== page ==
The St-James Cemetery in Hull, Quebec (now Gatineau) is one of the oldest cemeteries in the city and has many of its founders buried there. One of its residents is Reuben Traveller. The local oral history mentions him as sailor in Admiral Horatio Nelson fleet at the Battle of Trafalgar. His story has been repeated many times in the local media, each time with a different twist.
A few years ago, as curiosity, I decided to inquire a little more about this man and see if he was really at Trafalgar. As an amateur historian I know it is very easy to distort the truth when it comes to history and it is often hard to come with hard evidence to prove a fact. In this situation, I think a small interpretation gave birth to a story that is getting away from what is the real story. Sometime if you repeat something many times, it does become the “real” story in the minds of the people even if it’s not the real truth.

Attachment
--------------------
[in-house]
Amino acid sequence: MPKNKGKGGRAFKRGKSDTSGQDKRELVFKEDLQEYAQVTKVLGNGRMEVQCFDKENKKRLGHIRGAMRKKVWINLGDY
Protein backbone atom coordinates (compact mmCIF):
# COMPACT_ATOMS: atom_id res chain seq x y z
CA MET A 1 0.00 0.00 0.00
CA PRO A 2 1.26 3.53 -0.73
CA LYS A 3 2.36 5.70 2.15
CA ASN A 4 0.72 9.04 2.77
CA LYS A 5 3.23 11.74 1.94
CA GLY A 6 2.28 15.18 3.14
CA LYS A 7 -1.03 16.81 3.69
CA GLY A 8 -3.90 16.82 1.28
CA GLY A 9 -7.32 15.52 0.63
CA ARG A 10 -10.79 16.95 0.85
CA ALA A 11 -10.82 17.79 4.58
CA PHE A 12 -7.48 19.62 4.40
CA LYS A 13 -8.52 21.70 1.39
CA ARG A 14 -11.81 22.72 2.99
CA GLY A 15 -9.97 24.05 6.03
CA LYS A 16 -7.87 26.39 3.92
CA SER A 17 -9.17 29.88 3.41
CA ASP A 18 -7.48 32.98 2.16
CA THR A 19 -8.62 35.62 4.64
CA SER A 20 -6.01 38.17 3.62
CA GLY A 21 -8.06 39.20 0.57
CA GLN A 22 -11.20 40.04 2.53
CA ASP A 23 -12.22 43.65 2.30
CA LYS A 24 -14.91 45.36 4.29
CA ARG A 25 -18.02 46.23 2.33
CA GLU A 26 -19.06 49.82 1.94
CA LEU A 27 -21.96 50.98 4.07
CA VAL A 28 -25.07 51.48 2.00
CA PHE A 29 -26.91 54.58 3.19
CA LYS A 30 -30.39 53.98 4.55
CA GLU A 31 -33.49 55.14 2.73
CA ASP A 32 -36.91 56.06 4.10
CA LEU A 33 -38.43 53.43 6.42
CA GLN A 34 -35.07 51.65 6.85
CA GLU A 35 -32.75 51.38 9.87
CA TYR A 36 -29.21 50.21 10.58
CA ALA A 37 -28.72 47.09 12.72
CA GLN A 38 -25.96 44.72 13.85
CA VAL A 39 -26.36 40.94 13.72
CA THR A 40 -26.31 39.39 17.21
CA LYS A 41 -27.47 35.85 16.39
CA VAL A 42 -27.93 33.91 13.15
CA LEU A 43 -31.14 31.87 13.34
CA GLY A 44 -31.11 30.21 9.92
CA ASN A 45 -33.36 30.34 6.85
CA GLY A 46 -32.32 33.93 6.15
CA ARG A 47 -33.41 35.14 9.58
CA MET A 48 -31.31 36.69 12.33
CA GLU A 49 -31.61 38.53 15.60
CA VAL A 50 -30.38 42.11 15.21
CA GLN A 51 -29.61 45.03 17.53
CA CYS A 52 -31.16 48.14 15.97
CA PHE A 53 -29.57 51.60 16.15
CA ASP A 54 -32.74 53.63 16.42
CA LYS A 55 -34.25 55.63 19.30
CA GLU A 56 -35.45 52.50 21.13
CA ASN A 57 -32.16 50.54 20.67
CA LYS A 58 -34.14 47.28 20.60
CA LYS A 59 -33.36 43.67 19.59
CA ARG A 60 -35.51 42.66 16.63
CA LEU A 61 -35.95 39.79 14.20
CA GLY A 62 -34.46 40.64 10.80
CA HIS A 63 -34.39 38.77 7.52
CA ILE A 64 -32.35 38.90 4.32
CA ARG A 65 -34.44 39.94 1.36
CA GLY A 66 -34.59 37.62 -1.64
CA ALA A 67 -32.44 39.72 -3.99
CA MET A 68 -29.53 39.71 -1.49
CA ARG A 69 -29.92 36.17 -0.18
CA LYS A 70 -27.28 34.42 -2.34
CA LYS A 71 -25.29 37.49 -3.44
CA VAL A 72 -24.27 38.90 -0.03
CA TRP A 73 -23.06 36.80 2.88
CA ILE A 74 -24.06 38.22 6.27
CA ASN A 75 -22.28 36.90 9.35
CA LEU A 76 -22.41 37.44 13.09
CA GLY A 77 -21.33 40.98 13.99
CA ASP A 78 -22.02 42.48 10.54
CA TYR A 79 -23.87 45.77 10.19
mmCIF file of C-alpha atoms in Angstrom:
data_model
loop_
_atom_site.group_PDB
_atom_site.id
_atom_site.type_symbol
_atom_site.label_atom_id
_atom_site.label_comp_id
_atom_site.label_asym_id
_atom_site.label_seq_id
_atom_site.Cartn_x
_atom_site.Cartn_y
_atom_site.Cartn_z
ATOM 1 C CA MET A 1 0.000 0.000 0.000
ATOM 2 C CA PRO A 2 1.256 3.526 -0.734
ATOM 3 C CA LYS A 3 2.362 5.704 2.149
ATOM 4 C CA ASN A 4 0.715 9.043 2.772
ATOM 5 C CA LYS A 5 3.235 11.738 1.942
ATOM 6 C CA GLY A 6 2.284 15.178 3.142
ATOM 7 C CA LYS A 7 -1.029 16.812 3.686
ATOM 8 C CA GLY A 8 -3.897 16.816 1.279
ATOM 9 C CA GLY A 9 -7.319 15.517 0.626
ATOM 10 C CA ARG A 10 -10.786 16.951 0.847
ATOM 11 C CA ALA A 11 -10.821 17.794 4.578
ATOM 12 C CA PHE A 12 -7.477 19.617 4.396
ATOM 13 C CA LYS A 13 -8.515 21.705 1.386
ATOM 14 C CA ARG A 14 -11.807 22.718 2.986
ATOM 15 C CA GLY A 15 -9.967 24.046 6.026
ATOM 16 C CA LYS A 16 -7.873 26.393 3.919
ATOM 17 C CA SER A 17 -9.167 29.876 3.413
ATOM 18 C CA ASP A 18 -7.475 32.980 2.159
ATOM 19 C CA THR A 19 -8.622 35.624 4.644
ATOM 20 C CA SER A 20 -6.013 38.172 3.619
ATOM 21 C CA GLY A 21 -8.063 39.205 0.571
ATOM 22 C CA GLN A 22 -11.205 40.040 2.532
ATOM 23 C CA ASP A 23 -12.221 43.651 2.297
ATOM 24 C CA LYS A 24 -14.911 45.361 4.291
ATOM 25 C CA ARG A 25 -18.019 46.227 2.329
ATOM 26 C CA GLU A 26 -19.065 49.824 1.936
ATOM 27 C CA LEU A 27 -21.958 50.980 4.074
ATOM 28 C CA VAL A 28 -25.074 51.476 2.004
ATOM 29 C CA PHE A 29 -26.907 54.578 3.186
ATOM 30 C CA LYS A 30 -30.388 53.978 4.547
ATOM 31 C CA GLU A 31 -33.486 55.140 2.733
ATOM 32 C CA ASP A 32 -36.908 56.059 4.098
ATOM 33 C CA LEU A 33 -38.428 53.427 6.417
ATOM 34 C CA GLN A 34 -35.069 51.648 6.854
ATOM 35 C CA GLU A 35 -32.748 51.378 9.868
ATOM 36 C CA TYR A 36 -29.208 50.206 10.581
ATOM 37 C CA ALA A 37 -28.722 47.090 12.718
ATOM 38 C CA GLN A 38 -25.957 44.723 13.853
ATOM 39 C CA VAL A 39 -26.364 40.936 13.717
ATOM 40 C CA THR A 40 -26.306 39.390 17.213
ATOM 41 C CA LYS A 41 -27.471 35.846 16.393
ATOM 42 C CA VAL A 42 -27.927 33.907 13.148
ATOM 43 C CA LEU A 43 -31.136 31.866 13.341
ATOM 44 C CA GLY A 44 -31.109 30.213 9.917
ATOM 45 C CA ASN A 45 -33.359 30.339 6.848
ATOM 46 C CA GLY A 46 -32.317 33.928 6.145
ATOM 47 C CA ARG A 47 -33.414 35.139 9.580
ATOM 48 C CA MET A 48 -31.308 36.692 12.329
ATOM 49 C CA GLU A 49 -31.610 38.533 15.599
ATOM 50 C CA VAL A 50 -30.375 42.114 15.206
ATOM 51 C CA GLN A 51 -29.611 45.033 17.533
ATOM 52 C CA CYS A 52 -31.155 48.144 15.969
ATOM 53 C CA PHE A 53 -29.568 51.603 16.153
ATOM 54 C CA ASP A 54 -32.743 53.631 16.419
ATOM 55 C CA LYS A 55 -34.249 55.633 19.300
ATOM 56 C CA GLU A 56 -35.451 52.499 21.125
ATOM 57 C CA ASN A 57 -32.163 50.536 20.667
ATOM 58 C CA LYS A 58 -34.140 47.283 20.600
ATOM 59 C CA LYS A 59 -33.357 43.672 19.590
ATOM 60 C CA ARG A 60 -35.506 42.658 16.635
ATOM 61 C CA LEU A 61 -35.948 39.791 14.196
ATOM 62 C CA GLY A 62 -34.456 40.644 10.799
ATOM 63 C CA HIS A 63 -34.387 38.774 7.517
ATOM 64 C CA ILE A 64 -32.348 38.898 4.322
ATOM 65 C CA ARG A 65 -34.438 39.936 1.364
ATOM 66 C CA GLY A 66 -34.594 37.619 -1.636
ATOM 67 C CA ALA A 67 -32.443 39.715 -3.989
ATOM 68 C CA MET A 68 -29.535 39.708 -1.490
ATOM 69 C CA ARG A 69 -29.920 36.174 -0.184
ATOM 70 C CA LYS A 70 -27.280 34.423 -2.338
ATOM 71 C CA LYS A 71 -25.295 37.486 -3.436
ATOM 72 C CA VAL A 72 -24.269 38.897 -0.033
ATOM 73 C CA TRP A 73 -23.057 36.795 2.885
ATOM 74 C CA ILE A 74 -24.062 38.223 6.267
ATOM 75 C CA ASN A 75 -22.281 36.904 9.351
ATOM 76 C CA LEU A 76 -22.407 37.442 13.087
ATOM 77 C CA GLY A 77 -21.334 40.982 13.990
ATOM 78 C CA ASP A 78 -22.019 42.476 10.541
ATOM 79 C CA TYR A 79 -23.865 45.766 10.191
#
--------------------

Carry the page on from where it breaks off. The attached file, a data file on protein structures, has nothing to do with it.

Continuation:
Reuben Traveller was born February 20th 1788 in England and died February 14th, 1861 in Otawa, Ontario.
The local legend around him probably started about the interpretation of the inscription on his gravestone. The first sentence read like this “When Nelson fought at Trafalgar and fell, this Ship Boy was afloat in active service”
Picture of the inscription on Reuben Traveller gravestone and his gravestone.
The second argument in favor Mr. Traveller not being at Trafalgar is; members of the British Royal Navy who served there received the Naval General Service medal with the clasp “Trafalgar”. A medals roll of every medals recipient’s name was produced at that time. That roll still exists today and modern paper copies are available. I did ask some medals collector who do have copy of that roll if Reuben Traveller name was on that roll and the answer was, NO.
So with these facts in mind, I doubt very much that Reuben Traveller was with the British Royal Navy at the Battle of Trafalgar. He probably did serve in the Royal Navy but during that famous battle.
If you want to know more information on Reuben Traveller life, click here